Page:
Nutrition Coach Reveals The Worst Calorie Counting Mistake People Make

Because hunter-gatherers didn't have Apple watches...

You’ve been counting calories forever and that’s totally understandable. But also — you’re probably doing it wrong, and one of the world’s most prolific nutrition coaches wants you to know it.

Max Lugavere is one of New York’s most level-headed exports, posting sensible information in a world of misinformation and detox tea.

Posting to his 327,000 Instagram followers, Lugavere recently weighed into the calorie counting debate, asking the same question The Economist recently posed: “given that the great majority of diets fail, could the calorie be one of the biggest delusions in dietary history?”

Taking the time to expose the problem with self-styled influencers’ rigid monitoring of kilojoules along the way, this is Max’s answer.


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While he admitted calorie counting “can be useful for some [people]… to assess the energy content of calorie dense modern processed foods and to see how they fit within [their] energy balance,” and guide you “past a weight gain or loss plateau,” Max then emphasised his initial premise — if you’ve been counting calories with the goal of keeping healthy, you’re barking up the wrong tree.

“In general I think (and the research supports)… [calorie counting is] less necessary when sticking to minimally processed foods that fill you up without providing excessive energy from combined sugar and fat.”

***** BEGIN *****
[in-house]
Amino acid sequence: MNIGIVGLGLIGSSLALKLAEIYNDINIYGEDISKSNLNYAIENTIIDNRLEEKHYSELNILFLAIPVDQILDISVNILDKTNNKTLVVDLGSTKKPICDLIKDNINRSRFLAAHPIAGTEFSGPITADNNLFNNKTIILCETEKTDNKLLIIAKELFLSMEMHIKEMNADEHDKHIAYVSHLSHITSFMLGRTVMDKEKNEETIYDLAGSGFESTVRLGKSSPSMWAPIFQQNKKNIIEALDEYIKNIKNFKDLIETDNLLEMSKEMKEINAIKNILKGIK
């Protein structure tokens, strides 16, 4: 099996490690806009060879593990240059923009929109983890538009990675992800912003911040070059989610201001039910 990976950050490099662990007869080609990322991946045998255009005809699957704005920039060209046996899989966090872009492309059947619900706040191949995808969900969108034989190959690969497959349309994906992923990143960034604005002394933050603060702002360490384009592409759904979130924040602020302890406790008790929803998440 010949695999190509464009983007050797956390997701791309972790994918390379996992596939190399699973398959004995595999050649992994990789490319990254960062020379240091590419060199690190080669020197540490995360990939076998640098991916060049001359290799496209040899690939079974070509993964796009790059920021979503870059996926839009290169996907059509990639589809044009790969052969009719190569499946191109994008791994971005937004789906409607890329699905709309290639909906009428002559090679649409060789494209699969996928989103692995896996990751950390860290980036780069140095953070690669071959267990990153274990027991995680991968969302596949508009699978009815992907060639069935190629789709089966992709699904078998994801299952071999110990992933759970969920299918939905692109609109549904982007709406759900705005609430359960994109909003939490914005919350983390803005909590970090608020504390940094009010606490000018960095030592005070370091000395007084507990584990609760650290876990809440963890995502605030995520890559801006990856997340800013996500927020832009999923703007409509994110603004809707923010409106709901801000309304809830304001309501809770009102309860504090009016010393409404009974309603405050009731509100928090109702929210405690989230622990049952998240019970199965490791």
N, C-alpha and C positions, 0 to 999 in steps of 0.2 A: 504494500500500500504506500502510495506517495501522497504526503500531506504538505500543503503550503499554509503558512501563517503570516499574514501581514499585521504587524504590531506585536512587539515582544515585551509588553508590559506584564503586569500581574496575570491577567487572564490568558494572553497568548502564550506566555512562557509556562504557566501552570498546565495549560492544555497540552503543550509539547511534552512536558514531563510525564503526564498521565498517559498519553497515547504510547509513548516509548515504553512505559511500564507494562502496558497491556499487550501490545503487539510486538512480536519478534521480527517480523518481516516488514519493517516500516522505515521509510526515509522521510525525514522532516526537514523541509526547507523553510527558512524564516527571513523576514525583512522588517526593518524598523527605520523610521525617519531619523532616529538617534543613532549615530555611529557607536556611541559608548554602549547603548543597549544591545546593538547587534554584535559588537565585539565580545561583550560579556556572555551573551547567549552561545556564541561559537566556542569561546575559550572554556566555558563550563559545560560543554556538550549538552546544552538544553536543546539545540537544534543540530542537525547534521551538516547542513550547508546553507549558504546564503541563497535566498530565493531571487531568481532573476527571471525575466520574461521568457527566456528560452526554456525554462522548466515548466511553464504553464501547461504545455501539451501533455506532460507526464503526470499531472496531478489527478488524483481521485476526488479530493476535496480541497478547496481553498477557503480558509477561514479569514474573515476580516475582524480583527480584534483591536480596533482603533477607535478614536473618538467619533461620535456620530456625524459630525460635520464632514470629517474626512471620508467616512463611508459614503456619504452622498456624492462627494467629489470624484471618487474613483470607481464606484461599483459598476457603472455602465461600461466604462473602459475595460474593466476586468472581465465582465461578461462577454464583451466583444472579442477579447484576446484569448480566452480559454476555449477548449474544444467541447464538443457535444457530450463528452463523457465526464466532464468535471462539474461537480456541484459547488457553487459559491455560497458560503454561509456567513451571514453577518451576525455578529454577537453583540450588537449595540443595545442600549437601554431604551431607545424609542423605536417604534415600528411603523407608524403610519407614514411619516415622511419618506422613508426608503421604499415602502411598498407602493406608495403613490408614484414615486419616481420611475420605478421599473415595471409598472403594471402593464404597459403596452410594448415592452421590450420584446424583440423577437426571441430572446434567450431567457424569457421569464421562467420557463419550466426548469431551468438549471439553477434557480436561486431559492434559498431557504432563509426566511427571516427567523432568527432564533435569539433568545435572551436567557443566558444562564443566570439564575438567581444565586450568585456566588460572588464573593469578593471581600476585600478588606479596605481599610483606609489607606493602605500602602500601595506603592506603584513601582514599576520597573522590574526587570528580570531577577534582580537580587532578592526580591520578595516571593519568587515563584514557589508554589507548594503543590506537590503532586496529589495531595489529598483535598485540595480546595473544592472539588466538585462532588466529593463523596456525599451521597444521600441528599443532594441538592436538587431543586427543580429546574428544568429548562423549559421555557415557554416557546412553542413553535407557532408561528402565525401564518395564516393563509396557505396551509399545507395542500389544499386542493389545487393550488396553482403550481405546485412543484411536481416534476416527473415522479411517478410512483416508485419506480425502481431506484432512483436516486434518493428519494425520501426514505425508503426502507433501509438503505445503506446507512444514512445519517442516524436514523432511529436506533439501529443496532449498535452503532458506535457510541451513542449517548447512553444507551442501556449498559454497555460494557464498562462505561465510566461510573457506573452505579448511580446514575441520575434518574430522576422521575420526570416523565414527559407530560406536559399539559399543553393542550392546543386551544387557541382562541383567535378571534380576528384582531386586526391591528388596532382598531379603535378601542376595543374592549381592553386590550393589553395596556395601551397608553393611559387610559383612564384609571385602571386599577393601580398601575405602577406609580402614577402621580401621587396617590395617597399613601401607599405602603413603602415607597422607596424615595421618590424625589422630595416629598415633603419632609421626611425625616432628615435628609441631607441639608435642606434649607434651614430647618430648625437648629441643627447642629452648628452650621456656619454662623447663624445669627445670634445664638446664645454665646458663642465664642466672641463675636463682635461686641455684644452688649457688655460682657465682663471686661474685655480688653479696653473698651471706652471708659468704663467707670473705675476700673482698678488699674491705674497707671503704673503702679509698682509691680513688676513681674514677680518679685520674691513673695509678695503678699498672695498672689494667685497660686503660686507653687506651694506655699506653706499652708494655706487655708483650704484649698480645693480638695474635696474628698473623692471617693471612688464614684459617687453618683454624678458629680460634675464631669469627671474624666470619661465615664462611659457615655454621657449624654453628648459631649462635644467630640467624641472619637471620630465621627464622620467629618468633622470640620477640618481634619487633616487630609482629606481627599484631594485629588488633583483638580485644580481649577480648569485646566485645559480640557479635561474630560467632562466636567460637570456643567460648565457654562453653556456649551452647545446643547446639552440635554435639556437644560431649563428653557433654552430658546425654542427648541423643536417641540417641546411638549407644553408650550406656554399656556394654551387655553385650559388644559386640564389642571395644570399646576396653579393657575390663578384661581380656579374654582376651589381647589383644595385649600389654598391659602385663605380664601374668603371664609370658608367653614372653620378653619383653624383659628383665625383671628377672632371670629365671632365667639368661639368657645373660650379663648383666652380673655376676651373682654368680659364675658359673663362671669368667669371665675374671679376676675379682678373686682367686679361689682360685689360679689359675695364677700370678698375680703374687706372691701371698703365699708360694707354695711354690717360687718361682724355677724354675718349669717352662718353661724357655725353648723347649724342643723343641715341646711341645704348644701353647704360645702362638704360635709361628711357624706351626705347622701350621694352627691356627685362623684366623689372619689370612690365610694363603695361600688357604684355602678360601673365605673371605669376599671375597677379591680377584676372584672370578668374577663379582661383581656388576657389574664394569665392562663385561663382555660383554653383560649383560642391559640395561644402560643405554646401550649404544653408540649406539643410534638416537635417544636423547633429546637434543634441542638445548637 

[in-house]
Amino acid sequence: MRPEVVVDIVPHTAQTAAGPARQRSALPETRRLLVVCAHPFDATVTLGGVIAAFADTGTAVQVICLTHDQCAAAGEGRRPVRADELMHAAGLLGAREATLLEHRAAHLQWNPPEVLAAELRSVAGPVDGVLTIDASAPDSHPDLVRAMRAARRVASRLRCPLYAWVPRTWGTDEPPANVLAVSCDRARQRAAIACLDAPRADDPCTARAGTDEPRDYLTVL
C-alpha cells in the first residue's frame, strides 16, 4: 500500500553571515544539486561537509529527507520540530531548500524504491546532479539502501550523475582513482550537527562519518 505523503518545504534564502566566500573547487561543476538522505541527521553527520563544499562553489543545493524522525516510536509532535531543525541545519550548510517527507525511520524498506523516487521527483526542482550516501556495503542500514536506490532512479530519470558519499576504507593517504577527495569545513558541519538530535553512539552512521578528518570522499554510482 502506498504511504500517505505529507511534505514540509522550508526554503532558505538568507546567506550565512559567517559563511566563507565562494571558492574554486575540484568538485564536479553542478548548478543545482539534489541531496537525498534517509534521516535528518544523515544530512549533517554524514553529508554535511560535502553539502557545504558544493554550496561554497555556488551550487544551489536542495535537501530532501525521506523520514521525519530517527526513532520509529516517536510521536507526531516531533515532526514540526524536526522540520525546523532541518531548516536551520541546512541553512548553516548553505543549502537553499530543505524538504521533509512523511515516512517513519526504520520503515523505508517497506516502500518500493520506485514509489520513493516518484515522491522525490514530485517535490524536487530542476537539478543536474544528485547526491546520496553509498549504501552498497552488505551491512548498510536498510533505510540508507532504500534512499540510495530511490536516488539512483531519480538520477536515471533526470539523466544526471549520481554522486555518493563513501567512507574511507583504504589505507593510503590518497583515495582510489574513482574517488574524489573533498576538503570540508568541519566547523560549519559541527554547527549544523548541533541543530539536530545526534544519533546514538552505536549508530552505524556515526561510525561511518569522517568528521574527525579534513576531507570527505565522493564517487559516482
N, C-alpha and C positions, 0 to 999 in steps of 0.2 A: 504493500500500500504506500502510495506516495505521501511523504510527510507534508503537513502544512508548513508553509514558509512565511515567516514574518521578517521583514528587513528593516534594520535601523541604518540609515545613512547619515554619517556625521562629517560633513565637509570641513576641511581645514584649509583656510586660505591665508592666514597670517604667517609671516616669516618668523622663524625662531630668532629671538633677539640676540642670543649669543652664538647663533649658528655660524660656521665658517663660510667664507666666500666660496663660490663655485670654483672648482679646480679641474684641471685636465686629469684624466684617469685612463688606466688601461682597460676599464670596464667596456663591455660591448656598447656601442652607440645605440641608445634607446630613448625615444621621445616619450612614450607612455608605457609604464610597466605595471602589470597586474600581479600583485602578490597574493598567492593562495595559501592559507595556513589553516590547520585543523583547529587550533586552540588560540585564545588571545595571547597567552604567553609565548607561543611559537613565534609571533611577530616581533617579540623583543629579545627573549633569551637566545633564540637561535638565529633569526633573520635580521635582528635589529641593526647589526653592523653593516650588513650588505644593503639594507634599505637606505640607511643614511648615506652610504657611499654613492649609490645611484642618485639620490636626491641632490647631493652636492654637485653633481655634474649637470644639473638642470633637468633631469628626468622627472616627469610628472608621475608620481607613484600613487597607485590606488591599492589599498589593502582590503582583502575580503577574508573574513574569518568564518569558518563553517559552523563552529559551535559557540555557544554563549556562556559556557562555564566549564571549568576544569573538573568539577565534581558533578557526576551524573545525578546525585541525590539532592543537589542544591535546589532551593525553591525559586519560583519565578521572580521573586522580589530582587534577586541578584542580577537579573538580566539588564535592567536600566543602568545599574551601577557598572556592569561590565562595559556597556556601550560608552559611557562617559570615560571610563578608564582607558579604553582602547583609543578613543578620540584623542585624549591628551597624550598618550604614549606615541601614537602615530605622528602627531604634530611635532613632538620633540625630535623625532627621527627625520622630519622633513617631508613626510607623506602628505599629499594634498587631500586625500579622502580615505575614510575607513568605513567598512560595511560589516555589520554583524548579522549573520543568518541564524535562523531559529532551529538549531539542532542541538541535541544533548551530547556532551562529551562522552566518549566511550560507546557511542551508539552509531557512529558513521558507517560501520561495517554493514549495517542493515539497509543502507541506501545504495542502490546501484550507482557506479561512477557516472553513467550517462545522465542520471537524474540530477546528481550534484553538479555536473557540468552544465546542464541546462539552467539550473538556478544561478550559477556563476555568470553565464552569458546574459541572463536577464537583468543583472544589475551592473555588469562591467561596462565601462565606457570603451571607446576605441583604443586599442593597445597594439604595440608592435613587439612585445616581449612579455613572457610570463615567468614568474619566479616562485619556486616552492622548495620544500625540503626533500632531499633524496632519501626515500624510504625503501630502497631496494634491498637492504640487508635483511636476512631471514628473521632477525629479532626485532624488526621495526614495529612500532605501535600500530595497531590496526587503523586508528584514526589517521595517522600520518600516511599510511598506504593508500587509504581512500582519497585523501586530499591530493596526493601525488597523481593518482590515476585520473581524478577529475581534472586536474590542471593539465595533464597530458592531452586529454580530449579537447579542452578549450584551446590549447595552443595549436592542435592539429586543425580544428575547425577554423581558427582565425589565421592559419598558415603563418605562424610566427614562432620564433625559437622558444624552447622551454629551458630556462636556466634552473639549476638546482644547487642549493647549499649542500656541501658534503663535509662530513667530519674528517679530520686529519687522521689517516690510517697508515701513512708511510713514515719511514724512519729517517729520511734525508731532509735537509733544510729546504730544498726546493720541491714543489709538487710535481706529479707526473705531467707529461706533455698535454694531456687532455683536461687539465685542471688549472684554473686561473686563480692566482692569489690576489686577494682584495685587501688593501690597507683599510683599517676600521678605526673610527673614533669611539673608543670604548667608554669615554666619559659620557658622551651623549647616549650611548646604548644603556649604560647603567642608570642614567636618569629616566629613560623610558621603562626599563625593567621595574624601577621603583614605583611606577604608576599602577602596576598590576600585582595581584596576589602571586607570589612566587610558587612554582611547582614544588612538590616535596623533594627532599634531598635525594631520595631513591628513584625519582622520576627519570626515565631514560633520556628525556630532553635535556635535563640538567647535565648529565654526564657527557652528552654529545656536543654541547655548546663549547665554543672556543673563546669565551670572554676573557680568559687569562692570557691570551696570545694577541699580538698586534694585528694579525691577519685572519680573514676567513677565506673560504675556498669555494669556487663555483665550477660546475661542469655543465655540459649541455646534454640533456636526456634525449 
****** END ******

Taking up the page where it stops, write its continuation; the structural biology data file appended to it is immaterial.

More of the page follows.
“Calorie counting,” he then added, “is a new phenomena enabled by technology. But the calorie counts for foods are subject to a wide margin of error. Not to mention the ‘calories out’ side of the energy balance equation is hard to measure and subject to flux based on hormones, musculature, activity levels, and more.”

The takeaway?

“If calorie counting works for you [then] by all means continue to do it! There’s no doubt that it can work. Just note that many of us get by (and achieve healthy bodies and the weight we desire) without it.”

Piqued? Here are some of Max’s top tips to make achieving an energy balance (or deficit) more effortless.

  1. Get more and better sleep
  2. Lift weights
  3. Stick to unprocessed veggies, whole fruits, and meat/fish/eggs
  4. Use nuts and seeds as toppings as opposed to snacks
  5. Avoid ADDED sugar and fats
  6. Avoid packaged, processed foods
  7. Avoid drinks with calories

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